I just read a great blog post on HubSpot about using Trello’s free tools to manage your relationships with contacts. While I don’t think that this is a substitute for a full-featured CRM like Salesforce, it’s a great example of how free tools can be hot-rodded to do the same things as “big business” users are doing with their expensive systems.
While I’m a big fan of free tools, there are some cautions to consider before using one.
Sometimes the free or cheap tools actually perform better than their costly counterparts – but aren’t scalable, or lack key functionality. Website builders like Squarespace and Wix make absolutely fantastic websites, but if you decide to abandon that platform (or the platform fails, as some do) you are stuck with some really hard-to-work-with HTML code. Excel creates great charts, but you can’t make them into EPS’s, and if you want to make beautiful graphs in a professional tool like Illustrator you need to jump through hoops.
These kinds of drawbacks are extremely frustrating to a freelancer who might use a more standard, professional set of tools, because it’s hard to explain the risks to someone who just wants a “really cool website, fast.”
There’s also a danger in using too many free tools. If you own your own small business, you’ll be tempted to adopt a free tool ‘because it’s there.’ But then, you either need to become an expert in using the tool yourself, or you need to find an expert in using it. Suddenly, you’re spending time on the tool or on a problem caused by having adopted the tool, instead of on running your business.
One freelancer reported that to succeed with one client, she needed to be an expert in MailChimp, Wix, and WordPress, Unbounce, and integrations between Unbounce, eBay and Amazon. Doubtless a large agency could have done this, but my client was exactly the type of client that these ‘free tools’ appeal to – a small client with a low budget, so by definition they weren’t hiring a large agency. She said, “I used to be concerned about scope creep – now I’m concerned about tool creep.”
Here are some questions to ask yourself before you hop on board with a new free tool:
- What’s my plan for integrating this tool with the others I already use?
- If it’s a design tool, how will I keep my branding on-point if my current designer can’t or won’t use it?
- How much time is it going to take me to learn to use the tool?
- Is it really going to solve my business problem or am I adopting it for the gee-whiz factor?
- What is the risk of the tool “going away” in a few years or months, and if it does, how will that affect my business?
- What happens when I exceed the terms of “free” – can I afford to pay for the tool?
A few of my favorite free tools are Box (I use it to store professional certificates, study materials, downloaded eBooks, etc.), Evernote (Recipes!) and Brainscape (I’ve been using its free flashcards to learn Finnish). What are yours, and what are the risks you think about when committing to a free tool? Please add your thoughts in the comments.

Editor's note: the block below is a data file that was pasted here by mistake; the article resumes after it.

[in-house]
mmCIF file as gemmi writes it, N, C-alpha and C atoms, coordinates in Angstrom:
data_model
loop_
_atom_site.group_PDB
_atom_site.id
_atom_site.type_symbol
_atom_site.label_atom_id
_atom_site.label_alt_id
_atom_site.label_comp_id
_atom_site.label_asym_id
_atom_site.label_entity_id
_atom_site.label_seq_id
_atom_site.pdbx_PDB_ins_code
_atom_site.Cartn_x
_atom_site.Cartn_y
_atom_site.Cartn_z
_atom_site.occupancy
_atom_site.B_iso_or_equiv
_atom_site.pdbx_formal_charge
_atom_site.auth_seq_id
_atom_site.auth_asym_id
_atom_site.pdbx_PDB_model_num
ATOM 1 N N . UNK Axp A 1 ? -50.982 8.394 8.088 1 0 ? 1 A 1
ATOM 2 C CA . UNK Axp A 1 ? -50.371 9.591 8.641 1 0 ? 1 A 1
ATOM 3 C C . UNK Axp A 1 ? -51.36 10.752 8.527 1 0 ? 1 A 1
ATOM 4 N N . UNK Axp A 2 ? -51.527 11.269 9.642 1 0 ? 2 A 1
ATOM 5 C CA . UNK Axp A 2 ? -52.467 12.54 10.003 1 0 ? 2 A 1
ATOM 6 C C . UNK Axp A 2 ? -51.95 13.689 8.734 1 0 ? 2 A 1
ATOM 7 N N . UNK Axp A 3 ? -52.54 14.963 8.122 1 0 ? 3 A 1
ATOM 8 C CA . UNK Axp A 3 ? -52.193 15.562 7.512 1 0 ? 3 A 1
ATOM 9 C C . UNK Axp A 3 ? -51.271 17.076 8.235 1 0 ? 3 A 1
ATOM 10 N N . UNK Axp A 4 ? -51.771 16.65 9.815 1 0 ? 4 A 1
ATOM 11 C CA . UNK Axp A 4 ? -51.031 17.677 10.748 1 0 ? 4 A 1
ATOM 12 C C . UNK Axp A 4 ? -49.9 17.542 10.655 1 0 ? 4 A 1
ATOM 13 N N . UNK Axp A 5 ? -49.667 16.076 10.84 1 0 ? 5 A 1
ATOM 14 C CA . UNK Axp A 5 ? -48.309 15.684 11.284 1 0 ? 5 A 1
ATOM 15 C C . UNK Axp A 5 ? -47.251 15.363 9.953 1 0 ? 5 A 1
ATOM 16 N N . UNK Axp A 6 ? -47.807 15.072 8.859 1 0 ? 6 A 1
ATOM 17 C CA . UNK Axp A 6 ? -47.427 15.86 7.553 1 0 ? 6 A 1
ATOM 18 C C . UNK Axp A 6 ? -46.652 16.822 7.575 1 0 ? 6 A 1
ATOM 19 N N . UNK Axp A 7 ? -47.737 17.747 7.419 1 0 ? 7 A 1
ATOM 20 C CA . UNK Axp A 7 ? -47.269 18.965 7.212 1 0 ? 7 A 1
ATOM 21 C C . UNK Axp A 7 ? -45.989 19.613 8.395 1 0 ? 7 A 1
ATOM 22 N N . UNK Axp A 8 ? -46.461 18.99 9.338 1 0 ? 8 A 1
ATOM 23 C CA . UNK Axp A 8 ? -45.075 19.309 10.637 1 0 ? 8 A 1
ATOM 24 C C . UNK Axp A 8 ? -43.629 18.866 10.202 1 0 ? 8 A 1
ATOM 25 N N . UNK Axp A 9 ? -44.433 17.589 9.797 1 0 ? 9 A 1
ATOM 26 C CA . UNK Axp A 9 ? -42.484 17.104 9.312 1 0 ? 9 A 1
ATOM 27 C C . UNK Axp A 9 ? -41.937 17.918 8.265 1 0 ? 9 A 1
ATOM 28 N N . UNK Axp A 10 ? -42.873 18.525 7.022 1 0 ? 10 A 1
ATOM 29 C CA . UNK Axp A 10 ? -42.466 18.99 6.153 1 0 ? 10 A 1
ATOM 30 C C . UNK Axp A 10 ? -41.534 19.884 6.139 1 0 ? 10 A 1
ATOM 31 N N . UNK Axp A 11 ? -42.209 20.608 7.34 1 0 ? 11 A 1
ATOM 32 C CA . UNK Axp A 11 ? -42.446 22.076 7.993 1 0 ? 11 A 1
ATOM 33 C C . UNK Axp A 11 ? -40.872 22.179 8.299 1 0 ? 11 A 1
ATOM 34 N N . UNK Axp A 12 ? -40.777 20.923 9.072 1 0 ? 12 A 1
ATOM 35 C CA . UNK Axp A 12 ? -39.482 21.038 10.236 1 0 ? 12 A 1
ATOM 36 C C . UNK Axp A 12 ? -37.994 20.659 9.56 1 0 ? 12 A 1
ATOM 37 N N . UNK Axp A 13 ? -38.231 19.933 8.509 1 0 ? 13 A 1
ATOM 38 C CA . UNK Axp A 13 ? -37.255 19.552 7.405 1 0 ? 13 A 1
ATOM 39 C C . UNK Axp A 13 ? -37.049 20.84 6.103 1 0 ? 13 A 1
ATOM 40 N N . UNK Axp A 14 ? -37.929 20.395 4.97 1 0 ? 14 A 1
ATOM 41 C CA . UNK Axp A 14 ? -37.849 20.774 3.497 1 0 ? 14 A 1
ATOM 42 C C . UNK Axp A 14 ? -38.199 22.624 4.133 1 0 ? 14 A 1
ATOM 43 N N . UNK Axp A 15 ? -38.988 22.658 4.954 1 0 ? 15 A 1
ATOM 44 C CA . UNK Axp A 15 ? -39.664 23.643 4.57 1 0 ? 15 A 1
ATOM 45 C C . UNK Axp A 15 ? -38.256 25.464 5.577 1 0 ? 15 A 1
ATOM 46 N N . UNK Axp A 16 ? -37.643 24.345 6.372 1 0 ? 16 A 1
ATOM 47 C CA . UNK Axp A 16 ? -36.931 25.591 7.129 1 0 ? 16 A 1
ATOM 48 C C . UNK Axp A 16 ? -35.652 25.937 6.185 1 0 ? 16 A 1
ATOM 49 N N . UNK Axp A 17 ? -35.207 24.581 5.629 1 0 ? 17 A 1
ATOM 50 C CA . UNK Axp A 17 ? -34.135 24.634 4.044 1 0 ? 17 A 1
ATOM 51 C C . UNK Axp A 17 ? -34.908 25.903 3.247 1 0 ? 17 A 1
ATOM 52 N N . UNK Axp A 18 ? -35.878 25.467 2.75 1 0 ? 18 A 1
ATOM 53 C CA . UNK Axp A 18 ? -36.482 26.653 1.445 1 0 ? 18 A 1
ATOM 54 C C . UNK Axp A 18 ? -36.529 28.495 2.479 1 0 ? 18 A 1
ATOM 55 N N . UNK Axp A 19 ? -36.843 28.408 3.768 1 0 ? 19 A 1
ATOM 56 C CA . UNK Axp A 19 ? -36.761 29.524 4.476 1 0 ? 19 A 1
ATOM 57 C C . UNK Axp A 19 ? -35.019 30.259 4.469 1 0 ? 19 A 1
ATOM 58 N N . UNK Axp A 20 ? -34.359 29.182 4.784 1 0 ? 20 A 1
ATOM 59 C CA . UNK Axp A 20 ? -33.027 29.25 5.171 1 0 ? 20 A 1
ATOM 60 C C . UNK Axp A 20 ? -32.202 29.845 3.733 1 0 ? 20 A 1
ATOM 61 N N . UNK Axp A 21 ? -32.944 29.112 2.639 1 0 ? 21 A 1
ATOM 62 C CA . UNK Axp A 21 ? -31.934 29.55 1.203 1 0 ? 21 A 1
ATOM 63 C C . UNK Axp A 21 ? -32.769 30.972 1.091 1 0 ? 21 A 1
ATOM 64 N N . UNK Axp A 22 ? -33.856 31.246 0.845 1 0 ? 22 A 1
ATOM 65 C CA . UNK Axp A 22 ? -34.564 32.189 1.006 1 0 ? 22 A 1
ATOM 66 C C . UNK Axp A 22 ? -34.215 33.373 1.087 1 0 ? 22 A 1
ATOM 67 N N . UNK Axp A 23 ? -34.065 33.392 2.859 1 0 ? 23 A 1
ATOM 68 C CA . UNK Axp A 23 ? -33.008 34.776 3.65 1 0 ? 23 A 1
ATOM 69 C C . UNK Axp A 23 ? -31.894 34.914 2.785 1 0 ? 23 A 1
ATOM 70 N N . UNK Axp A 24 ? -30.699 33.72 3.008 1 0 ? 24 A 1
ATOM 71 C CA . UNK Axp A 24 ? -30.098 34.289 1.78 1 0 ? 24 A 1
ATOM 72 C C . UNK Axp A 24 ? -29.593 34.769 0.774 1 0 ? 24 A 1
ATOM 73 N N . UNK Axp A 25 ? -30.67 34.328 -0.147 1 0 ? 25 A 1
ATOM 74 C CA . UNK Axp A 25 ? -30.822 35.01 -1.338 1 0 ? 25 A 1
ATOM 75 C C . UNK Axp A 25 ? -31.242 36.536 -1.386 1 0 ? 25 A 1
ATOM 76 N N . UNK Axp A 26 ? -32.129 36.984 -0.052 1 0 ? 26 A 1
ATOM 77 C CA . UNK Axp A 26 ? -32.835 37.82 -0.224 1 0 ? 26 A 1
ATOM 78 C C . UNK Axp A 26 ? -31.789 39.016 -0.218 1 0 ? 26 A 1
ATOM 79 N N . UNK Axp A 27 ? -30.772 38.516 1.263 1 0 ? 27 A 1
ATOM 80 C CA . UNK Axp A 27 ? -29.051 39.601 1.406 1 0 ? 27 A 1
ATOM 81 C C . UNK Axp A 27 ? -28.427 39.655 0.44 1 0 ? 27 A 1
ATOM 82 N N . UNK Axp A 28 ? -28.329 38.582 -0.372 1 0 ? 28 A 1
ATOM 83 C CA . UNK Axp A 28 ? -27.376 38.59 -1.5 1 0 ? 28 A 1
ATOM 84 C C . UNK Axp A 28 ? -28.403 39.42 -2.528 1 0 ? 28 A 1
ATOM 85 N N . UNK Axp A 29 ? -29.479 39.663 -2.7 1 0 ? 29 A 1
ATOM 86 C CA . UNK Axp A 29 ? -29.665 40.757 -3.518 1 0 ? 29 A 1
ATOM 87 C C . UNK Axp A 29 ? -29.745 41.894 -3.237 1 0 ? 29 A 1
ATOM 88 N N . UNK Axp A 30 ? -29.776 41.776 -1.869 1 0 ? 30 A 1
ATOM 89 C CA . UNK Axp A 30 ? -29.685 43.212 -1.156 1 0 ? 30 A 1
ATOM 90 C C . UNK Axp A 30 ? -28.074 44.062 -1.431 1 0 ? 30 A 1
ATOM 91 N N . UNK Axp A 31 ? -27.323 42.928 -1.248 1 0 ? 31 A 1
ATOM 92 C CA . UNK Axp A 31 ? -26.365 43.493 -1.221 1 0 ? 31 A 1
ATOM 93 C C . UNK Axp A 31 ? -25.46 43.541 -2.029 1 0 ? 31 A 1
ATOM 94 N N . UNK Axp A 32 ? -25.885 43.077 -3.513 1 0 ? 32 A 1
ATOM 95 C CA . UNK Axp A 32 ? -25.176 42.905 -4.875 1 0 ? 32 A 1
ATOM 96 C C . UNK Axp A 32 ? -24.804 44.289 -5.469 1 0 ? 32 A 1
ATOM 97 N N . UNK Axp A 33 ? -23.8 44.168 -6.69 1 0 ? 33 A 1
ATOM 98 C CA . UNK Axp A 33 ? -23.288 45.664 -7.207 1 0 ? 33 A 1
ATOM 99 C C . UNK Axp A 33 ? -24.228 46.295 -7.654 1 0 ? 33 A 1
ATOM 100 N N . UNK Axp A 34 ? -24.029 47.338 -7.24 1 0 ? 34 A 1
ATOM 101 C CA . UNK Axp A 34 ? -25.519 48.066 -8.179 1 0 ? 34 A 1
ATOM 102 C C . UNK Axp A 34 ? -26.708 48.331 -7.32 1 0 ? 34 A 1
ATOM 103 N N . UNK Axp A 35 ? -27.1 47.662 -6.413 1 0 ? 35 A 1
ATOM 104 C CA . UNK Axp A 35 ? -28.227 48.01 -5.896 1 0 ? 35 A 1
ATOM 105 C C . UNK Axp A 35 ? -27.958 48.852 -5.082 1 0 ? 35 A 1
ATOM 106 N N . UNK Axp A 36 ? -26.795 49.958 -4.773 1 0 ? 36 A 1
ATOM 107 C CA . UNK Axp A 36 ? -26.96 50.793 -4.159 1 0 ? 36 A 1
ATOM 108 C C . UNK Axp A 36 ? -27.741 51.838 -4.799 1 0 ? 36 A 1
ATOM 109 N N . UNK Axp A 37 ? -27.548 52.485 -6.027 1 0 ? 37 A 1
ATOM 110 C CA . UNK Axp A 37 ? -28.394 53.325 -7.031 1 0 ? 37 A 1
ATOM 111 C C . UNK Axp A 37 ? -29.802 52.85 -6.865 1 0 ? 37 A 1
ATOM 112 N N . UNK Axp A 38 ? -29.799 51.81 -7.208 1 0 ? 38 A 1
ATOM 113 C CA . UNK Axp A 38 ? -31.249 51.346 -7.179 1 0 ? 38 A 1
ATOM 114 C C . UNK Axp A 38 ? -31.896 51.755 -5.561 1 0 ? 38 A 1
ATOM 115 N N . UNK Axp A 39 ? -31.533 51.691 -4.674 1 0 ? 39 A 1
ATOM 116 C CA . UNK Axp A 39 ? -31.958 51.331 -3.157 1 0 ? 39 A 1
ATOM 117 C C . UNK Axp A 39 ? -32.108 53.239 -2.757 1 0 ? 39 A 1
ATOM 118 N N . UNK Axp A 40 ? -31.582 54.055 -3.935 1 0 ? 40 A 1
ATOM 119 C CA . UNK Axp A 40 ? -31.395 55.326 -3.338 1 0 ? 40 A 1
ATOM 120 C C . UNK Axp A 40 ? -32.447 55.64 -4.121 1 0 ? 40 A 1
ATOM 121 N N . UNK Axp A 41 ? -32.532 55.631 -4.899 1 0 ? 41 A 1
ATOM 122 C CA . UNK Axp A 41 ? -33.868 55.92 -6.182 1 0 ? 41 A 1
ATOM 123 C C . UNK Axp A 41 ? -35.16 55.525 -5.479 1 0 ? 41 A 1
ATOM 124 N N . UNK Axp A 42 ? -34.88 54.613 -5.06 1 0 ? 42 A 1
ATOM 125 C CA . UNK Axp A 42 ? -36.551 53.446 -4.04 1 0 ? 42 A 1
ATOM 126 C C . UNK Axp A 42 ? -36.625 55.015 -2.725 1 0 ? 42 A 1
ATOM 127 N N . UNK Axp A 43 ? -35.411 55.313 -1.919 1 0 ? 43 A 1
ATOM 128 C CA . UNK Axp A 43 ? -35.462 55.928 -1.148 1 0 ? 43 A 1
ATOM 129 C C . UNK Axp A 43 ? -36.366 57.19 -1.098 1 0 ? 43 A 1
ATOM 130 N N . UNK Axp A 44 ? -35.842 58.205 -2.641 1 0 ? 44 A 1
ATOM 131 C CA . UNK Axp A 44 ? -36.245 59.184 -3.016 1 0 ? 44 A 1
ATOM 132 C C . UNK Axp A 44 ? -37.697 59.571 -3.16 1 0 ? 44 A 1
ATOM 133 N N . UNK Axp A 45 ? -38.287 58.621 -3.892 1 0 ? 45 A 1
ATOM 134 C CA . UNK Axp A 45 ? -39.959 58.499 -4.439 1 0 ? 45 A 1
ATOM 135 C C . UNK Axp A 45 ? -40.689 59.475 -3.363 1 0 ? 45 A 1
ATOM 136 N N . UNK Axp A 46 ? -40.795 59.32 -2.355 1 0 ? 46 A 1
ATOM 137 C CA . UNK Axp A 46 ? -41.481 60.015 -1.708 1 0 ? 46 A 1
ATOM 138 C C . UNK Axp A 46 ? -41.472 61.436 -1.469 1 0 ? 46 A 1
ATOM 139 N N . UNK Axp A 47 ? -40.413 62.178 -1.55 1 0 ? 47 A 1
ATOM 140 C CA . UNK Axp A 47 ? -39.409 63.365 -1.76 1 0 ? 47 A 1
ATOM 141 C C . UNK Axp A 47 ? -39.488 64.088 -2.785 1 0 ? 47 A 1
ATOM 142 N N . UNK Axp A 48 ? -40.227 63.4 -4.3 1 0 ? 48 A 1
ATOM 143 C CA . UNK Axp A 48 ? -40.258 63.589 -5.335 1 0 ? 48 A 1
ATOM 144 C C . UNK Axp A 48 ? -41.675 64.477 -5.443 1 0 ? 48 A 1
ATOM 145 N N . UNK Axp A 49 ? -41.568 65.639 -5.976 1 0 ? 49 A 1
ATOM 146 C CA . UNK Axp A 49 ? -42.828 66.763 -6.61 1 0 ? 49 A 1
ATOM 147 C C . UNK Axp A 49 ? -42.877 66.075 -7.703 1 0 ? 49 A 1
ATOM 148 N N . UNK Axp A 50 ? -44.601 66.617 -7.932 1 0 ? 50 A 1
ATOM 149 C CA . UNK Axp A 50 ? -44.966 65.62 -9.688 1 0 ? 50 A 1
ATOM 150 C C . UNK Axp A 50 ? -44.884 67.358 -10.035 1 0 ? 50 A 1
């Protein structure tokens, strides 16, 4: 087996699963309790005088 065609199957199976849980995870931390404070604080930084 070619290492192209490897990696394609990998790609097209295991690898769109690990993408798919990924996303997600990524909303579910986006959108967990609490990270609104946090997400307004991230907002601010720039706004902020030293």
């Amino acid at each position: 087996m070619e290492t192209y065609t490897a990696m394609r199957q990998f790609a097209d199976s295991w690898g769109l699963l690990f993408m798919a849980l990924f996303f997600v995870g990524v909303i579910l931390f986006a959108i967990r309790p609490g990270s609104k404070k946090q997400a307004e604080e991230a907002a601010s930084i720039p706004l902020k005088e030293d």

One of my favorite customers always finds mistakes in my marketing email, so I have an extensive list of the mistakes you can make. Wrong date, missing link, old subject line . . . My favorite one? I misspelled my own last name in the “Reply-To” field. I picture this guy (he’s in a different time zone) spending his evenings combing through my emails, clicking every link, and topping off his glass of red wine with a smirk when he finds an error.
I’m sure this has never happened to you, but if it has, read on.
Anecdotal evidence (probably along with some studies) shows that your “Oops” email may actually get more attention than the original email. Why is this? As any good salesperson knows, people like to feel “better than” you. This is why presidential candidates try not to act like smarty-pants (smarty-pantses?) and why a popular selling system coaches its trainees to borrow a pen from their prospects.
Depending on your company culture, you may be able to inject some fun into the subject line. My favorite of all time came today: “Argh! GRB Hubba Hubba Gala – Address included” . . . what made it so funny is that “GRB” (the company’s acronym) actually sounds like an extension of “Argh!” and then “Hubba Hubba” . . . OMG. I bet the open rates went through the roof.
Don’t go doing this on purpose, but if you do make a mistake, send out an “Oops” email and move on. You may be pleasantly surprised.
His shirt was white and so crisp-looking I imagined I could hear the hiss of the steam iron; his suit, equally perfect, a somber charcoal color. He stood tall on an expanse of dewy grass, in an early spring chill, cranking three flags down to half mast – to honor the victims of the attacks in Brussels.
Everything about this man spoke of respect – from the way he dressed to greet his customers and colleagues to his assumption of the morning’s first duty – something he could easily have delegated to one of his staffers. His appearance and actions made an indelible impression upon me. And this impression associated itself in my mind with his company’s brand – Northern Bank.
As the company’s three flags flew at half mast, and I continued my walk to work, I saw another company across the street that hadn’t bothered to lower its flag even as the death toll climbs past thirty.
Everything your employees do both inside and outside your company, reflects on your company’s brand. Curious, I Googled Northern Bank and one of the first articles I saw mentioned it had been rated one of the Boston Globe Top Workplaces. This didn’t surprise me at all – it takes a good company culture to reinforce a company’s brand.
What kind of flag does your company fly?
This was the subject line of an email I recently wrote to a colleague. The email was about why it is a good idea for people from completely different departments in a business to exchange ideas and share information – because, like tea, their ideas about best practices can diffuse throughout the company.
But that is not the point of this post.
The point is, it started an email chain. The subject line “Re: We are teabags” has hit my in-box a few times today, and every time, I’ve opened that email first because the subject line is so weird that it jumps out at me.
I’m not recommending you write subject lines that are completely different from the subject matter. This is disingenuous, and while it may get higher open rates, it will also annoy the recipients.